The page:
Mr. Cushing to Mr. Fish.
Madrid , June 18, 1874. (Beceived July 7.)
Sir: No material change in the political situation here has occurred since the date of my dispatches Nos. 14 and 16.
Gossip of society and of the newspapers continues to be occupied more or less with suggestions of imputed purposes or tendencies of the government in relation to the question of the re-establishment of monarchy in the person either of Don Alfonso or of some foreign prince; but most of the agitators on this subject give expression rather to their own wishes or hopes than to any definite expectations founded either on acts or ascertained intentions of the government, which seems inclined to continue the present provisional system, (interinadad,) at least until after the achievement of more complete and absolute triumph over the Carlists.
Meanwhile the government continues to administer public affairs in the name of the republic, and with agencies and forms of authority, [Page 889] derived either from the letter of the existing constitution or from its predecessors in the administration of the republic.
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The most oppressive care of the government is to find money for the daily exigencies of the civil and military service. Successive administrations have so tampered empirically with the sources of the public revenue, they have so frequently had recourse to loans at a ruinous discount, they have so completely exhausted all the means of real security for loans, that it is only by the most extraordinary sacrifices that money can be obtained even for the maintenance of the troops in the field. The consolidated debt has fallen to near thirteen per cent. Of course the treasury cannot or will not sell its bonds at this rate, and it raises money by hypothecating them to bankers on loans of ten per cent, of the face and on short terms, which does but stave off the inevitable ruin, and render it the more disastrous when it shall arrive.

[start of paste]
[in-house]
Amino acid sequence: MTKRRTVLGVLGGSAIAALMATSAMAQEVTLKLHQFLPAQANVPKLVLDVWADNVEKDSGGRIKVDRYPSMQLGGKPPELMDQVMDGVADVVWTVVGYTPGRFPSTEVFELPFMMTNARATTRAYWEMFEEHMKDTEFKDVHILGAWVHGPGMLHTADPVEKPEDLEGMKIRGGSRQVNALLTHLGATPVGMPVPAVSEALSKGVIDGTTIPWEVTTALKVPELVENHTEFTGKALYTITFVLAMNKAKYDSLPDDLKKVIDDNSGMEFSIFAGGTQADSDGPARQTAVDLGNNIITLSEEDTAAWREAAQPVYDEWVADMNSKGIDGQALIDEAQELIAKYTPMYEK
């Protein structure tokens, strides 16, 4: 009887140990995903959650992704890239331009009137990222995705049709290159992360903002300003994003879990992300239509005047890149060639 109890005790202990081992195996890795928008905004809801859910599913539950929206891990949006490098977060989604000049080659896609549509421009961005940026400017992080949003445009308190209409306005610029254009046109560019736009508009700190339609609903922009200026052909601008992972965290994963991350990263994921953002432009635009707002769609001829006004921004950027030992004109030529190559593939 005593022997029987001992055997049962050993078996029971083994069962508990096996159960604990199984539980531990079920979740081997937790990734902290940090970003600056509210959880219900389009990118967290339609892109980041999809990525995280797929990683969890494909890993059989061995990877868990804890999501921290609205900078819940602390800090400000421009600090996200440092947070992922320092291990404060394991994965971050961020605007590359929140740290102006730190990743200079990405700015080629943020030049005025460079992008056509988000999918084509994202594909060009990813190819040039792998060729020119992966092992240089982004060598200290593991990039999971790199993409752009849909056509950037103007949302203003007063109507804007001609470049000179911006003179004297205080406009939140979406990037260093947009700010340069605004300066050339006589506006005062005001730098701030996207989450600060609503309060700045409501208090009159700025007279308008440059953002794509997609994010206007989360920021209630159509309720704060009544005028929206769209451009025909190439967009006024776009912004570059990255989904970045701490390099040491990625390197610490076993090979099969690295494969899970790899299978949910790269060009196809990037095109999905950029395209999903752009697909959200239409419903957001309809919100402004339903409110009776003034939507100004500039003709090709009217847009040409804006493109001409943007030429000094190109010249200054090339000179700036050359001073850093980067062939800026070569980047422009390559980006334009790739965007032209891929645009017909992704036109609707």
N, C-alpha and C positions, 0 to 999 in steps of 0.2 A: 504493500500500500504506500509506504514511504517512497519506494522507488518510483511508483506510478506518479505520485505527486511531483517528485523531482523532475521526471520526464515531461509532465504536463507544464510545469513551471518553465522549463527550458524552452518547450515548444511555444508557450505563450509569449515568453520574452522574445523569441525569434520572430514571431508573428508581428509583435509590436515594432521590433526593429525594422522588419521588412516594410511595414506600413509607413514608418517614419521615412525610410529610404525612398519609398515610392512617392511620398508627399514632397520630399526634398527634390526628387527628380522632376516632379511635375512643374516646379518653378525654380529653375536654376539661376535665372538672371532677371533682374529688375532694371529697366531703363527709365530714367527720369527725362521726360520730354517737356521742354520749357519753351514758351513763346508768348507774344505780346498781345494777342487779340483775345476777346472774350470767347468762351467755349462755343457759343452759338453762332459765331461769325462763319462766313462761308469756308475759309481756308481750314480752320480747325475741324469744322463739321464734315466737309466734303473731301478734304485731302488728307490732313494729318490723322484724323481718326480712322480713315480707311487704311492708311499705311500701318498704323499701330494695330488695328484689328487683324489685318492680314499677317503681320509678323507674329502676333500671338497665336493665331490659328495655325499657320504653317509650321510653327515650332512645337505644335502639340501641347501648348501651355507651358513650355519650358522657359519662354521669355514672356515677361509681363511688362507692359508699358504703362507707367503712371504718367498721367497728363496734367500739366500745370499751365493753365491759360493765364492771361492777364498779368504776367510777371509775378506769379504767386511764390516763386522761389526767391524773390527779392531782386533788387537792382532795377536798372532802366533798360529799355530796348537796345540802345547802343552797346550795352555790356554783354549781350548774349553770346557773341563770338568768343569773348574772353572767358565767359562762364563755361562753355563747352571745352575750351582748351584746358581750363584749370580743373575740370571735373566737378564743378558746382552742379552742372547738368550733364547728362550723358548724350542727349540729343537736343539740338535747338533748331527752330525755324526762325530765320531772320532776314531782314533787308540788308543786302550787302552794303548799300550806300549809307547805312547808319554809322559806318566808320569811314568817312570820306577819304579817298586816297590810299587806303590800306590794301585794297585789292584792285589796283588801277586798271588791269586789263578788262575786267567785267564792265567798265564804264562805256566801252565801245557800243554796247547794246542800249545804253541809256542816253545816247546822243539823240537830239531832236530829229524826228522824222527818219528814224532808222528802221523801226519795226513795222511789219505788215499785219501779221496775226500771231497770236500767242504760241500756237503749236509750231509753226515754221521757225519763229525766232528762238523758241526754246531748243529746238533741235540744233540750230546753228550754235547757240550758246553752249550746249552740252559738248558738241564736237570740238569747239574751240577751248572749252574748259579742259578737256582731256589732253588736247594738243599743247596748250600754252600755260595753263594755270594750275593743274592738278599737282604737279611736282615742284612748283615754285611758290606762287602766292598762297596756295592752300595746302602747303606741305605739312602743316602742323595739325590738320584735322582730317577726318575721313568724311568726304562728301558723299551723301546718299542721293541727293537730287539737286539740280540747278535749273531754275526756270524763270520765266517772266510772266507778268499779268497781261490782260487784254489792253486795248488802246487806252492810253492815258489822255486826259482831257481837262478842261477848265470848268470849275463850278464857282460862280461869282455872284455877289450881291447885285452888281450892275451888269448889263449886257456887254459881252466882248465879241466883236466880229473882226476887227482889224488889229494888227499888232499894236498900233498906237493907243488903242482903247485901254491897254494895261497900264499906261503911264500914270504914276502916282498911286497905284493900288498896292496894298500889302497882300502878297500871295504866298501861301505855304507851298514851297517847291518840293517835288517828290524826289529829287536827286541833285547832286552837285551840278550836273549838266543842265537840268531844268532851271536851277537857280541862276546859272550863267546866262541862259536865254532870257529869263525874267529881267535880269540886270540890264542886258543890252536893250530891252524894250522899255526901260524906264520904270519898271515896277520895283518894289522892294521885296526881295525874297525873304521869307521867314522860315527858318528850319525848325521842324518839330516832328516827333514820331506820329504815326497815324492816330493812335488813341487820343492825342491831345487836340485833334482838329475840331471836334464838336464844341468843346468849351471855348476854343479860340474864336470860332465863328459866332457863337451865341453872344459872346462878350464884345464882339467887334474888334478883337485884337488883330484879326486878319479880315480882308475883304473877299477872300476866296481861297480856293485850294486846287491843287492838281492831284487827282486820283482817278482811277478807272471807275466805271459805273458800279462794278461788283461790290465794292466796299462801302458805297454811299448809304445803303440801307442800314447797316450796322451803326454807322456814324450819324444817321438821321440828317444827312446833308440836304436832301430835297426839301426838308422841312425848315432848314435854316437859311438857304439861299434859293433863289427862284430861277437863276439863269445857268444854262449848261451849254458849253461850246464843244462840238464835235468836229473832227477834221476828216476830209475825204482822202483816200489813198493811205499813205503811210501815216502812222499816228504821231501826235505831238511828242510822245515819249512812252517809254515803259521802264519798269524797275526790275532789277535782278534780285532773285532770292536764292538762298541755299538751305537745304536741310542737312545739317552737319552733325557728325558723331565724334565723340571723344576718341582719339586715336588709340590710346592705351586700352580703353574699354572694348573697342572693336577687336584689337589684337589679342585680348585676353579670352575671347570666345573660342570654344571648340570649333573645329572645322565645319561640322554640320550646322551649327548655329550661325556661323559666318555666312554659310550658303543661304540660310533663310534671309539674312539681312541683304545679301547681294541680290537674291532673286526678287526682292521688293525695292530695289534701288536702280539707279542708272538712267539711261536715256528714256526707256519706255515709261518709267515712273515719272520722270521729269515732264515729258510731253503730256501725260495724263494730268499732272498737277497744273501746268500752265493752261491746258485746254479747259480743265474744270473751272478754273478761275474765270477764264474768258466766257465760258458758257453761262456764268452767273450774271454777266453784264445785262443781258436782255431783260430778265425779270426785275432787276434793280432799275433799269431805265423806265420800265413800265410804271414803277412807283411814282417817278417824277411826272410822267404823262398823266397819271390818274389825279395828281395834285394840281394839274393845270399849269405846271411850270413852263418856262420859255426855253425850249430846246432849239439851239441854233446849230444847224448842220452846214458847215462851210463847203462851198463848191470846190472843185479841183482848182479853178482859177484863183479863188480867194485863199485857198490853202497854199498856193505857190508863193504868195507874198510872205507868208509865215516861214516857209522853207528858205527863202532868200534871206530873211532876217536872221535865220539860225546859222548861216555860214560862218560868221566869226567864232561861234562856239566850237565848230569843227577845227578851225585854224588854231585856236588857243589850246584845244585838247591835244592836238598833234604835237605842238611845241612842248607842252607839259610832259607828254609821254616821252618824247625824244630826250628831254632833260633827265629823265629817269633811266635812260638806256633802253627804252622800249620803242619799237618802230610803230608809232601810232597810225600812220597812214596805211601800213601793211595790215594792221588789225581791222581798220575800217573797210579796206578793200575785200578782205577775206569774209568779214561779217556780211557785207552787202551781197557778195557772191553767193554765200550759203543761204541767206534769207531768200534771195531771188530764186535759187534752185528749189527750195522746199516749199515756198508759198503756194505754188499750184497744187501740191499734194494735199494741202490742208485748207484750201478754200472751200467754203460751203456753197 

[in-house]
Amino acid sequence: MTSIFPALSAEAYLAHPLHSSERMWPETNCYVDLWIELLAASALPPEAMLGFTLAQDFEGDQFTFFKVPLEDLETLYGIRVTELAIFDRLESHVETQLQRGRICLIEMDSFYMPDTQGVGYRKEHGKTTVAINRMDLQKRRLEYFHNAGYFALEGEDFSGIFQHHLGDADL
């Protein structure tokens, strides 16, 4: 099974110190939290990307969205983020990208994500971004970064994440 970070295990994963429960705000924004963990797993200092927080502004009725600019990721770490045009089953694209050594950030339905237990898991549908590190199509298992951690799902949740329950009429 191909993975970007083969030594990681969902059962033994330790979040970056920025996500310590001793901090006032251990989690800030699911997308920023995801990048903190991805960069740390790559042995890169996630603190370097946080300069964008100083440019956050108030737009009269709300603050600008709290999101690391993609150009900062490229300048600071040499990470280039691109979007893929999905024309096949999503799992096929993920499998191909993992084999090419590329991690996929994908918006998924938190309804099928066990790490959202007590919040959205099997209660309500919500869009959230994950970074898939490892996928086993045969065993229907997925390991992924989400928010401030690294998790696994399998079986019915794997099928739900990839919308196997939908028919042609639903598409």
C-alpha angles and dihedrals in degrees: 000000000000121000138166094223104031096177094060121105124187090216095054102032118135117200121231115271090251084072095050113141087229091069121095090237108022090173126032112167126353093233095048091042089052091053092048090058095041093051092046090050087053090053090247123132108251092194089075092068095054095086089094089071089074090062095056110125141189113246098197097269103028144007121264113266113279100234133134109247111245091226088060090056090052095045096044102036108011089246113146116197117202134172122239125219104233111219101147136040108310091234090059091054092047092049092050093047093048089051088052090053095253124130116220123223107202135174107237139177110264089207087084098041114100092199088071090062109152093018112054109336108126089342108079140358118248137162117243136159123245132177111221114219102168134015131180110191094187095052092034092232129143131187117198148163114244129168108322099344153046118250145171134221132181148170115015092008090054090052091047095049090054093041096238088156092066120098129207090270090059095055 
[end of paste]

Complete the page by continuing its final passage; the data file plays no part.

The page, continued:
It is to be remembered that, in the midst of all her financial troubles, Spain perseveringly and steadfastly adheres to a specie currency. To be sure banks exist, and bank-notes to a relatively small amount are in circulation; but redeeinability in specie is regularly exacted of them. No other paper money or currency exists. At the same time, there is obviously no want of gold, silver, or copper currency, although, perhaps, there is a disproportionate quantity of the latter. And there is ample evidence to show that, in addition to the specie in circulation, a large amount is hoarded by persons who will not trust their savings either to public funds, ordinary banks, or even savings-banks.
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Although the government has not succeeded in placing itself on a satisfactory footing with England, France, Germany, and Russia, yet it seems to have made some advance in that direction by the circular of the 22d ultimo, addressed to the foreign representatives of Spain.
A copy of this document* may have been communicated to you by the Spanish minister at Washington; but in reference to the possibility that it may not have been, a copy is annexed to this dispatch.
I have, &c.,
- See correspondence with the Spanish legation.↩